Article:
If you want to write for the NL during 2010, please email your name, username, email address and a sample writing piece to email@example.com. Our editors will review your article and if they really like it, they will contact you. Here's your chance to become a journalist! Hope to see your writing featured during 2010!
After this issue, the newsletter will be on hiatus until mid-January due to the holiday season madness. Until then, wishing everyone a happy holiday season and a safe and wonderful new year!
Some people say that entertainment is fleeting - some things that were hilarious a few years ago now seem antiquated and passé today. However, there are some pieces of comedy or drama that manage to endure. Glass Mask is one of these gems.
Glass Mask started serialization in Hana to Yume more than 30 years ago in 1976. The Hana to Yume magazine has seen lots of wonderful manga such as Angel Sanctuary, Fruits Basket, Gakuen Alice and Skip Beat!. But none of these mangas have managed the feat that Glass Mask has – even sudden stops to the series and going on for years without knowing if the pauses would affect audience’s loyalty and attention. Casual and dedicated fans have not only stuck with it as a manga but much more - Glass Mask has been made into 3 different anime series, 1 live-action Japanese drama that ran for 2 seasons and one special, and even a Noh play! Now one of the anime series you might find familiar, has been adapted and added to Crunchyroll for the streaming generation.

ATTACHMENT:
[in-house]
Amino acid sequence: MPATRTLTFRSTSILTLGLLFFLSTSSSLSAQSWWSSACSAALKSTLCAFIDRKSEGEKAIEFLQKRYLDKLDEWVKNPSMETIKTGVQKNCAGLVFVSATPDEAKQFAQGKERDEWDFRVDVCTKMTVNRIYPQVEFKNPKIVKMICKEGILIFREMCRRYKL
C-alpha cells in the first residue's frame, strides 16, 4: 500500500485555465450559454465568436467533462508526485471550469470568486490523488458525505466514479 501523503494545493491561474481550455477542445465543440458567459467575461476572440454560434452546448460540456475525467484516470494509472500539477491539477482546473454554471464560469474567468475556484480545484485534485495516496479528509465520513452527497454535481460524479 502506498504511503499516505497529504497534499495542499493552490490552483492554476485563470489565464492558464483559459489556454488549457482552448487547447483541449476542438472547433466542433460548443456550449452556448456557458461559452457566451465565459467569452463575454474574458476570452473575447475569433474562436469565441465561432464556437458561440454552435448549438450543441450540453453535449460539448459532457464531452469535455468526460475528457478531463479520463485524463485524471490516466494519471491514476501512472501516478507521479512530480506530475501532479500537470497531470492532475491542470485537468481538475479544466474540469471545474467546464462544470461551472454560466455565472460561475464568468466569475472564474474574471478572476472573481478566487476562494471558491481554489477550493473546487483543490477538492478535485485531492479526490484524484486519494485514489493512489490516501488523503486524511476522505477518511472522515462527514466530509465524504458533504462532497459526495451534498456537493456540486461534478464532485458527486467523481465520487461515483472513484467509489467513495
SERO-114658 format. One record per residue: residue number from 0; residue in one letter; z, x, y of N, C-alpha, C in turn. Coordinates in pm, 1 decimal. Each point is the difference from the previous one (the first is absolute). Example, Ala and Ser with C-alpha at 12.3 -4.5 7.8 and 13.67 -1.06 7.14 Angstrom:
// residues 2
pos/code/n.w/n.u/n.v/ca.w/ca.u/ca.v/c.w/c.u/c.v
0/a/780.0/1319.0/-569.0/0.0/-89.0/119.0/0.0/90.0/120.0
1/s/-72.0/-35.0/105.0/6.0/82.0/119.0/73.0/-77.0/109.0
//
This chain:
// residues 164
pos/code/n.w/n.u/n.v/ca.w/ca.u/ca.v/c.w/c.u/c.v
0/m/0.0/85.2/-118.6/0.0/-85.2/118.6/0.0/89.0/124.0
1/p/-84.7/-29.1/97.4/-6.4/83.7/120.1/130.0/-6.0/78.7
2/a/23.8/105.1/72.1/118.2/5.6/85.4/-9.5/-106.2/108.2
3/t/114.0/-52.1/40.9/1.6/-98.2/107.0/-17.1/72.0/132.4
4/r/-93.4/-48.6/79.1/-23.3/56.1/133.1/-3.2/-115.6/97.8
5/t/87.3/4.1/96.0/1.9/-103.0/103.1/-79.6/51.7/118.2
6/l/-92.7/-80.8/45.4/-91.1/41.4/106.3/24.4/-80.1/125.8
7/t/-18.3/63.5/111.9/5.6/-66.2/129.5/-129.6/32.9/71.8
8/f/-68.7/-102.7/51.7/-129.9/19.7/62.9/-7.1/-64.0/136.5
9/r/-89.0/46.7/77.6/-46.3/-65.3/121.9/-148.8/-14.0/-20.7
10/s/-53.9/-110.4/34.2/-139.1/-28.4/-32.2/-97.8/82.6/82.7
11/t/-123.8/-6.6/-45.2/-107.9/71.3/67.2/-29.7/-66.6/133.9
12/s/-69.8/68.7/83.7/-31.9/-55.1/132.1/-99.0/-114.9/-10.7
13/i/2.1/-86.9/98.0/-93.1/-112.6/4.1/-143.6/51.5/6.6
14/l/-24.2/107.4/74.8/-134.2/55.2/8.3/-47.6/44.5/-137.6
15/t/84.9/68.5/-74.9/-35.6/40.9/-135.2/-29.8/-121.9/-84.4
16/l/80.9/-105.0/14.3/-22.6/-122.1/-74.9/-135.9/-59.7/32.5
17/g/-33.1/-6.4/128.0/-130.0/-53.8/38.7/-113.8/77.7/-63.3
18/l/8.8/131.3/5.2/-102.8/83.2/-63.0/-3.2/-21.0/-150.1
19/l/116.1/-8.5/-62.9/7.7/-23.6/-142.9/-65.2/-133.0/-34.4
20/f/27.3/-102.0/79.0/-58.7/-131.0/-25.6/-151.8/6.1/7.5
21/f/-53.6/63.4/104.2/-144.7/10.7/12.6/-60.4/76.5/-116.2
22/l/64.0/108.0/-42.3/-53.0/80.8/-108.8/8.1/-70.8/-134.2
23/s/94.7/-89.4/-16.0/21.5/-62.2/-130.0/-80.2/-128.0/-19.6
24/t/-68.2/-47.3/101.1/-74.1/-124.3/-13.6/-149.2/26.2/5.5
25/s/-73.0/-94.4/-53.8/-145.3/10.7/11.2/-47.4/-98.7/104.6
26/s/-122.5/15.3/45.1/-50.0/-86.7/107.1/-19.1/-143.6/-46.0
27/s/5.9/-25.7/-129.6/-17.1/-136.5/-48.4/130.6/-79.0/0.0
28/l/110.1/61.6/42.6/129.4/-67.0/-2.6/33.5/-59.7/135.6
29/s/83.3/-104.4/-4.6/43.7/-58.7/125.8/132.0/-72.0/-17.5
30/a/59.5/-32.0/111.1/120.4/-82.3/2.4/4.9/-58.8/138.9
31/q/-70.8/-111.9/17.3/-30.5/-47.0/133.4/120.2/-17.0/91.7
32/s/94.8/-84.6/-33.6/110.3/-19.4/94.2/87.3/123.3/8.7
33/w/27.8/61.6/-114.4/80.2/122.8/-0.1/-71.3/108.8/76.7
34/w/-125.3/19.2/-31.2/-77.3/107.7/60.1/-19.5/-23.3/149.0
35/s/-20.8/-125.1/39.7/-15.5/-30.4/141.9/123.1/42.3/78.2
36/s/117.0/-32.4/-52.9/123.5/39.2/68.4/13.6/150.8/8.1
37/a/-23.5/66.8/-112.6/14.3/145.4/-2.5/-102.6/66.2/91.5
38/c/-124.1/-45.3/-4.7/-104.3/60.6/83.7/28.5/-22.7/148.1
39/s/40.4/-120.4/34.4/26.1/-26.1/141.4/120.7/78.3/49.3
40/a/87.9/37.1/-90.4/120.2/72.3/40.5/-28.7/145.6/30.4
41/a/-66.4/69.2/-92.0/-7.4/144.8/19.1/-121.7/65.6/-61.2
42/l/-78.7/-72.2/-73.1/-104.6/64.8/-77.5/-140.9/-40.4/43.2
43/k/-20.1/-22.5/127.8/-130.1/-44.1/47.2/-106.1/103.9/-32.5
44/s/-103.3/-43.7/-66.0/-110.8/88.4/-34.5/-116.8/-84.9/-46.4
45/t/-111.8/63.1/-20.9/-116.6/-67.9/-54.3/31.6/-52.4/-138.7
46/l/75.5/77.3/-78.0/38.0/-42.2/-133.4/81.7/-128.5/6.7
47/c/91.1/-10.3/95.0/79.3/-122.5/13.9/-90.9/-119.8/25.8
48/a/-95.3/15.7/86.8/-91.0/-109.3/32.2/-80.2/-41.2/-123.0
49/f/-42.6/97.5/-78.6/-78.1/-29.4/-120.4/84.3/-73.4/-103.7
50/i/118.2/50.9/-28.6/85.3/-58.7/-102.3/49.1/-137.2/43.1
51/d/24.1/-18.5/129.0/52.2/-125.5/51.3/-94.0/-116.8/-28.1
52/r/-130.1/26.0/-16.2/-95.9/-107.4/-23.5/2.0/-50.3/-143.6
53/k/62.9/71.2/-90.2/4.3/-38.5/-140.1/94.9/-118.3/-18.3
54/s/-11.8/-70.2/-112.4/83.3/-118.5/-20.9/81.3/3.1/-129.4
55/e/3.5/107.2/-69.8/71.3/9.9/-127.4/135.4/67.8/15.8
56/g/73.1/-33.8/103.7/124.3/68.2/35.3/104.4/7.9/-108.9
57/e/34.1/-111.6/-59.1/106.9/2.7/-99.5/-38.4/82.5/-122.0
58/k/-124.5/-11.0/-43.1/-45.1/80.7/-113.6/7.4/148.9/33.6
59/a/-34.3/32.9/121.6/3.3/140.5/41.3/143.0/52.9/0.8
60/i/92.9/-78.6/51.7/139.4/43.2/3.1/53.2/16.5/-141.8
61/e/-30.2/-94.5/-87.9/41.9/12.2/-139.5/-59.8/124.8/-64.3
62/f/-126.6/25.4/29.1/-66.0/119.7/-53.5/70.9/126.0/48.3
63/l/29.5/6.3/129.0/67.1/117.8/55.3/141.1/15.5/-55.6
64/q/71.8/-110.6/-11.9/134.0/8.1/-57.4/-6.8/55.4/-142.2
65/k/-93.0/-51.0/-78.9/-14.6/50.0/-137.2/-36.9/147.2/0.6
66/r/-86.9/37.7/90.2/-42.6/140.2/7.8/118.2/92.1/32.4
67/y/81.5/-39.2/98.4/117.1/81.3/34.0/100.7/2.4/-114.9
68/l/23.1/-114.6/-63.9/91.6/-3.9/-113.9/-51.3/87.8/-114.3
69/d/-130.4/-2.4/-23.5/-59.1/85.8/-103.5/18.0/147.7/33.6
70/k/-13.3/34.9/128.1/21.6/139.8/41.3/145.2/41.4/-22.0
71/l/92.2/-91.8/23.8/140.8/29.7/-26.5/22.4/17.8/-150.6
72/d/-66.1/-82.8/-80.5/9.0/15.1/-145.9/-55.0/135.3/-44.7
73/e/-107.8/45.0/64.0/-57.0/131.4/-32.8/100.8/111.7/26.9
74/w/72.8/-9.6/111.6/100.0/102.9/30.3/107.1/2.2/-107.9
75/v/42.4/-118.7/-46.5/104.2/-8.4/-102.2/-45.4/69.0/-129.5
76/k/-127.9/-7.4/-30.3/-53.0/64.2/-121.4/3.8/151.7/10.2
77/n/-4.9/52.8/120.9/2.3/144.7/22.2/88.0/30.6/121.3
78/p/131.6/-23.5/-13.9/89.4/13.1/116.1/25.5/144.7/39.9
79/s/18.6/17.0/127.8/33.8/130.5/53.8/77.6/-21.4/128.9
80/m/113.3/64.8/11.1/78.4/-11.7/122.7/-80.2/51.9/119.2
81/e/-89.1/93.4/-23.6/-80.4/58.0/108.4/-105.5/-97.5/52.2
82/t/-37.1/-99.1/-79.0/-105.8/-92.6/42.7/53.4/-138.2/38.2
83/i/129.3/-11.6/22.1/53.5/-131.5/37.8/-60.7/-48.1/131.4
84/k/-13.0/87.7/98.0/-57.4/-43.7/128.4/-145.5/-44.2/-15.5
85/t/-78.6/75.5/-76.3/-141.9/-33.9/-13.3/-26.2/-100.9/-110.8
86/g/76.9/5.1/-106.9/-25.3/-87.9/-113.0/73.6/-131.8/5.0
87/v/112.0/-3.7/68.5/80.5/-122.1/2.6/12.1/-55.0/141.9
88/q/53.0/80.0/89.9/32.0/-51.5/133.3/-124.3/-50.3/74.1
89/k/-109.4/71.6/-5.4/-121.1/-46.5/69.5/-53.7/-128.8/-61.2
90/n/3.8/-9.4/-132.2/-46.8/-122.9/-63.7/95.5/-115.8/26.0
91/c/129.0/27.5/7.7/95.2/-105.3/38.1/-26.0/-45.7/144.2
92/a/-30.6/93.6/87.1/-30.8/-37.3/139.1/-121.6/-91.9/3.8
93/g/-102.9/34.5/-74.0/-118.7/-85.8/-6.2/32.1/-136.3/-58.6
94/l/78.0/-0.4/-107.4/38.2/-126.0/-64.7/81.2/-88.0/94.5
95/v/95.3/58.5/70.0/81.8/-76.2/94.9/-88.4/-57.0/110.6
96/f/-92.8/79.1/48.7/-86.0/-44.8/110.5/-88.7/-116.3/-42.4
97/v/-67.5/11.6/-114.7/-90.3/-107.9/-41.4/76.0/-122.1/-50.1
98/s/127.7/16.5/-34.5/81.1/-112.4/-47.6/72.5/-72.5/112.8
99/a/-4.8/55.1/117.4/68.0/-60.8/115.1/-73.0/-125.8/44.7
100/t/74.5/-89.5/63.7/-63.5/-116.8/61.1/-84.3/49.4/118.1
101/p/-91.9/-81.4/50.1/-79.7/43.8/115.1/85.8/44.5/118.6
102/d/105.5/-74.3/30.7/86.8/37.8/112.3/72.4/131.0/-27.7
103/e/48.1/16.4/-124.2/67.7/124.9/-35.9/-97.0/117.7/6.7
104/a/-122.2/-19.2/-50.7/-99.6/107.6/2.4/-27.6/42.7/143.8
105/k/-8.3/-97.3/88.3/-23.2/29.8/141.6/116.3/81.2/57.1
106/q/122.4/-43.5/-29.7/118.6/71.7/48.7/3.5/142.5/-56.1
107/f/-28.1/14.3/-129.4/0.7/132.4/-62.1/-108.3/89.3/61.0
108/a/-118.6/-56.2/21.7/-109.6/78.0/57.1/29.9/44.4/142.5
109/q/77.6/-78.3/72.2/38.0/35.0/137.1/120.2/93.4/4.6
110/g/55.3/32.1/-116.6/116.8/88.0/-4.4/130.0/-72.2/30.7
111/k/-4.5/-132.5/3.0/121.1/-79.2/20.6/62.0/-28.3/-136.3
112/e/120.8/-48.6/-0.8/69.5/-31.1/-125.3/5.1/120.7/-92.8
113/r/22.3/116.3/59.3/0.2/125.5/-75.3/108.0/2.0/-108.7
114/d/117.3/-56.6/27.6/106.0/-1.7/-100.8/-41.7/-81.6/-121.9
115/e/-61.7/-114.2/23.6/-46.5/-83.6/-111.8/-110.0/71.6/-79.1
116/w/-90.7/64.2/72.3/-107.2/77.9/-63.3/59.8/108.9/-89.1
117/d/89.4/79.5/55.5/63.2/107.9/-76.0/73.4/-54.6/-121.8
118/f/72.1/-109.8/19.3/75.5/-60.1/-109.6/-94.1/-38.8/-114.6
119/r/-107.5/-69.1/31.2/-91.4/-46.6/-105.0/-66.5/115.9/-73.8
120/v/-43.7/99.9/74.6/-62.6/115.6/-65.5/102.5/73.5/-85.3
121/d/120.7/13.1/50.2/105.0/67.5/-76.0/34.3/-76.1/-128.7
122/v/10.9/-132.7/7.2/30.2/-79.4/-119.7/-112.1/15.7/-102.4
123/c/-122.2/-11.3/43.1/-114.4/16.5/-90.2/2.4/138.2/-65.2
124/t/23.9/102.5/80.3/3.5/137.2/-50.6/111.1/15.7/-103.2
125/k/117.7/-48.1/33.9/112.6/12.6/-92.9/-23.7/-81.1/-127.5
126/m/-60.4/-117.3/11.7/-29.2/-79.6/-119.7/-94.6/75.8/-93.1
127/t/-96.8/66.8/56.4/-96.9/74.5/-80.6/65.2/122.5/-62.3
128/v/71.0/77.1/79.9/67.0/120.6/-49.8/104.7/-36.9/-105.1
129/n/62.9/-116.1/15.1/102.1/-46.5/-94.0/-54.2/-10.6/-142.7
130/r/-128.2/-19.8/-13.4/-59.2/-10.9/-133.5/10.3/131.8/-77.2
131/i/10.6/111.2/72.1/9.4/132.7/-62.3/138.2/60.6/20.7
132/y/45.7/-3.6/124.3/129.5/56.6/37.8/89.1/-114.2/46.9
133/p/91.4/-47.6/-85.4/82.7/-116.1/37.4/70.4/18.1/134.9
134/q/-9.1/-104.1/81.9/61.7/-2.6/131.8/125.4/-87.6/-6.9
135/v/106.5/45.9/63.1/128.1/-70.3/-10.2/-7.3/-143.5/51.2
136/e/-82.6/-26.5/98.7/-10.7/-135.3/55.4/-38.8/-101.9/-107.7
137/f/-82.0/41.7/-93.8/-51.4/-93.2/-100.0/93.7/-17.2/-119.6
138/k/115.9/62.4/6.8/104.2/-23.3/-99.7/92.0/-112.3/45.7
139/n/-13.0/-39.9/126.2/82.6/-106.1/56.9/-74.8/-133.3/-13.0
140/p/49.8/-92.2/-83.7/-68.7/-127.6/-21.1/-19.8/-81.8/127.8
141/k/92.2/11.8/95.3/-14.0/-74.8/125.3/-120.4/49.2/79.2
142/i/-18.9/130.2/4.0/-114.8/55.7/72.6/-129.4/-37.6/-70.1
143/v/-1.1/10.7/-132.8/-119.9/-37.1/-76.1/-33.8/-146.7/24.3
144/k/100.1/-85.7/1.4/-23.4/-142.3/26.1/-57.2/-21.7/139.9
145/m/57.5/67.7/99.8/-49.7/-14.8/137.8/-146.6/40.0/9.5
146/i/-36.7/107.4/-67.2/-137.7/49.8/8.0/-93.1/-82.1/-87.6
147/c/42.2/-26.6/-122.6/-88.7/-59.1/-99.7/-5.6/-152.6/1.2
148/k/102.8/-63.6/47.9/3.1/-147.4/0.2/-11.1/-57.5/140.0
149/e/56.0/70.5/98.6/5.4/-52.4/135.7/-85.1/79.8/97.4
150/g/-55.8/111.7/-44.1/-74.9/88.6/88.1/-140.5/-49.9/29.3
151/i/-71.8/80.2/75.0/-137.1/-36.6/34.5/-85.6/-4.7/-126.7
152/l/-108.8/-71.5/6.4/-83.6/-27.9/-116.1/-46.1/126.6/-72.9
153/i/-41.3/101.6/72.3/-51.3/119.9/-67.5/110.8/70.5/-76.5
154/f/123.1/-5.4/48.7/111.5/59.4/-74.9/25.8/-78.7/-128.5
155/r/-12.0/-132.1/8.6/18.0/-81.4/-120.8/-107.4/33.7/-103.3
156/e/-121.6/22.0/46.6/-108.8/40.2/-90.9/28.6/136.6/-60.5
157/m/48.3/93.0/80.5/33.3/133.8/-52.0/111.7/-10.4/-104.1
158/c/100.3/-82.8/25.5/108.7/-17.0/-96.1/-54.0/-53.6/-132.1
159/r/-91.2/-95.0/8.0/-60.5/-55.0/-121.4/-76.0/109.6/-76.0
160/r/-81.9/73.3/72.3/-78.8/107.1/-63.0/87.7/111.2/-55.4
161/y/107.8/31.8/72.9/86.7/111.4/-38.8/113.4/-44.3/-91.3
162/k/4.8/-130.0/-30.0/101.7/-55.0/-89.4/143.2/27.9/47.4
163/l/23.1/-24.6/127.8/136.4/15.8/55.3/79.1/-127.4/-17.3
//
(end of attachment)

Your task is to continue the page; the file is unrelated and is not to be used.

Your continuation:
The very first series was a, too short, 23 episode anime from 1984. It lends to a nice adaptation of the manga but is cut off shortly after the Helen Keller story arc. It is also a bit dated by having been made in the 80's. You'll notice new things in the 2005 series that would have been unthinkable in the 1984 series like cellphones. Also one of the great first moments of the series - seeing Maya play Bibi - is sadly missing from this original anime series.
Following the 1984 anime was a 3 episode OAV remake of the 1984 series in 1998. This OAV series looked back at the beginning of the Glass Mask story with an updated look to the animation - including giving Maya black hair. In between these two series was a Japanese live-action Glass Mask television series that spanned two seasons in 1997 and 1998 and one special. The girl who played Maya Kitajima (Yumi Adachi) was handpicked by the creator of the manga herself - Suzue Miuchi - just like Maya was picked by Tsukikage-sensei. But no matter what was done with the series fans still wanted more. Finally in 2005 one of our prayers was answered - not only was a new anime series broadcast but this one finally having a length worthy of the series!
From generations upon generations of overlapping fans, there's a reason that fans have stuck with the author through all of these years. Perhaps it’s the timeless essence of this particular series that keeps us always wanting more; or its subtle ability to quietly speak to what we secretly yearn for; or it’s the powerful performances and moments that capture hearts. All I know is that it's caught mine again and again. Now, as we have for years and years, we will watch to see what happens, not only on stage, but also between the destined rivals of Maya and Ayumi.